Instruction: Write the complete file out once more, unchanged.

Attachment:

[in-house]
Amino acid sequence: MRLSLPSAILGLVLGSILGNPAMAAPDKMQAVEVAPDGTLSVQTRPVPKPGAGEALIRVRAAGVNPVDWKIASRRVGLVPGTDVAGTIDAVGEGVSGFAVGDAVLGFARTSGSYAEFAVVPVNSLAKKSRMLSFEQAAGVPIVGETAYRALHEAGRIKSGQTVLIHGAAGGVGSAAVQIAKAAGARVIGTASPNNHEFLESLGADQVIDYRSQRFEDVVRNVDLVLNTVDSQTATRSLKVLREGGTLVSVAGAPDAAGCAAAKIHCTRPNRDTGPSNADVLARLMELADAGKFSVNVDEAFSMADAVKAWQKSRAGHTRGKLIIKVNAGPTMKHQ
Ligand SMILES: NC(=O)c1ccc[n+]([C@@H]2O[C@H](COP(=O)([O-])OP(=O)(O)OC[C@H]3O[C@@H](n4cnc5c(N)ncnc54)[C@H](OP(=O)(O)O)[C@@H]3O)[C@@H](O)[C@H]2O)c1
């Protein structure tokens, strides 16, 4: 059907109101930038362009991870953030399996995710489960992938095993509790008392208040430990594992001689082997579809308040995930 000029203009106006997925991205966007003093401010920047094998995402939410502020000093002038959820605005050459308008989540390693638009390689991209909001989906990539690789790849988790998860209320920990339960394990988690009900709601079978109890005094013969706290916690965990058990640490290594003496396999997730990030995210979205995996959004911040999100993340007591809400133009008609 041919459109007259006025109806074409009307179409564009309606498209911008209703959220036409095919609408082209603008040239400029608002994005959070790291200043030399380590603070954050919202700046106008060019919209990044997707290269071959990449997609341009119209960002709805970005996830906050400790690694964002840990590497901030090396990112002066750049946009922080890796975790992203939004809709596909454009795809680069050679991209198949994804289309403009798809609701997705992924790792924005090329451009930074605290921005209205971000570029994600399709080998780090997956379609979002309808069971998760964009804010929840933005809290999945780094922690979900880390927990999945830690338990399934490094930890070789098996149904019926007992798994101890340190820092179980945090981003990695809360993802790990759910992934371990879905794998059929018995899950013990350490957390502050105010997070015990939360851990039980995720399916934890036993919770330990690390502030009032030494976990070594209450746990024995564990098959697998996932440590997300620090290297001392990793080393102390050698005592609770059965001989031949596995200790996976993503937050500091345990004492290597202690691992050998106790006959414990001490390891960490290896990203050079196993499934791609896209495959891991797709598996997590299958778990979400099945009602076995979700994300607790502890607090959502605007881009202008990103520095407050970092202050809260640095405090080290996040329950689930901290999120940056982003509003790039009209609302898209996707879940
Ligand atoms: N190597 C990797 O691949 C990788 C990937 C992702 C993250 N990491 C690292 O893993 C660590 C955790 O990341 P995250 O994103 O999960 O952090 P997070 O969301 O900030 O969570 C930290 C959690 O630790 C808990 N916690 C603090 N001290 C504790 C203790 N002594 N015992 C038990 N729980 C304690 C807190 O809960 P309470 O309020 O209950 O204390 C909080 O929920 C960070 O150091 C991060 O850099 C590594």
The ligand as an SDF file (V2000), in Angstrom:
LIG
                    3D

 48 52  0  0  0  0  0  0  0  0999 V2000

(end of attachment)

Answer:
[in-house]
Amino acid sequence: MRLSLPSAILGLVLGSILGNPAMAAPDKMQAVEVAPDGTLSVQTRPVPKPGAGEALIRVRAAGVNPVDWKIASRRVGLVPGTDVAGTIDAVGEGVSGFAVGDAVLGFARTSGSYAEFAVVPVNSLAKKSRMLSFEQAAGVPIVGETAYRALHEAGRIKSGQTVLIHGAAGGVGSAAVQIAKAAGARVIGTASPNNHEFLESLGADQVIDYRSQRFEDVVRNVDLVLNTVDSQTATRSLKVLREGGTLVSVAGAPDAAGCAAAKIHCTRPNRDTGPSNADVLARLMELADAGKFSVNVDEAFSMADAVKAWQKSRAGHTRGKLIIKVNAGPTMKHQ
Ligand SMILES: NC(=O)c1ccc[n+]([C@@H]2O[C@H](COP(=O)([O-])OP(=O)(O)OC[C@H]3O[C@@H](n4cnc5c(N)ncnc54)[C@H](OP(=O)(O)O)[C@@H]3O)[C@@H](O)[C@H]2O)c1
């Protein structure tokens, strides 16, 4: 059907109101930038362009991870953030399996995710489960992938095993509790008392208040430990594992001689082997579809308040995930 000029203009106006997925991205966007003093401010920047094998995402939410502020000093002038959820605005050459308008989540390693638009390689991209909001989906990539690789790849988790998860209320920990339960394990988690009900709601079978109890005094013969706290916690965990058990640490290594003496396999997730990030995210979205995996959004911040999100993340007591809400133009008609 041919459109007259006025109806074409009307179409564009309606498209911008209703959220036409095919609408082209603008040239400029608002994005959070790291200043030399380590603070954050919202700046106008060019919209990044997707290269071959990449997609341009119209960002709805970005996830906050400790690694964002840990590497901030090396990112002066750049946009922080890796975790992203939004809709596909454009795809680069050679991209198949994804289309403009798809609701997705992924790792924005090329451009930074605290921005209205971000570029994600399709080998780090997956379609979002309808069971998760964009804010929840933005809290999945780094922690979900880390927990999945830690338990399934490094930890070789098996149904019926007992798994101890340190820092179980945090981003990695809360993802790990759910992934371990879905794998059929018995899950013990350490957390502050105010997070015990939360851990039980995720399916934890036993919770330990690390502030009032030494976990070594209450746990024995564990098959697998996932440590997300620090290297001392990793080393102390050698005592609770059965001989031949596995200790996976993503937050500091345990004492290597202690691992050998106790006959414990001490390891960490290896990203050079196993499934791609896209495959891991797709598996997590299958778990979400099945009602076995979700994300607790502890607090959502605007881009202008990103520095407050970092202050809260640095405090080290996040329950689930901290999120940056982003509003790039009209609302898209996707879940
Ligand atoms: N190597 C990797 O691949 C990788 C990937 C992702 C993250 N990491 C690292 O893993 C660590 C955790 O990341 P995250 O994103 O999960 O952090 P997070 O969301 O900030 O969570 C930290 C959690 O630790 C808990 N916690 C603090 N001290 C504790 C203790 N002594 N015992 C038990 N729980 C304690 C807190 O809960 P309470 O309020 O209950 O204390 C909080 O929920 C960070 O150091 C991060 O850099 C590594």
The ligand as an SDF file (V2000), in Angstrom:
LIG
                    3D

 48 52  0  0  0  0  0  0  0  0999 V2000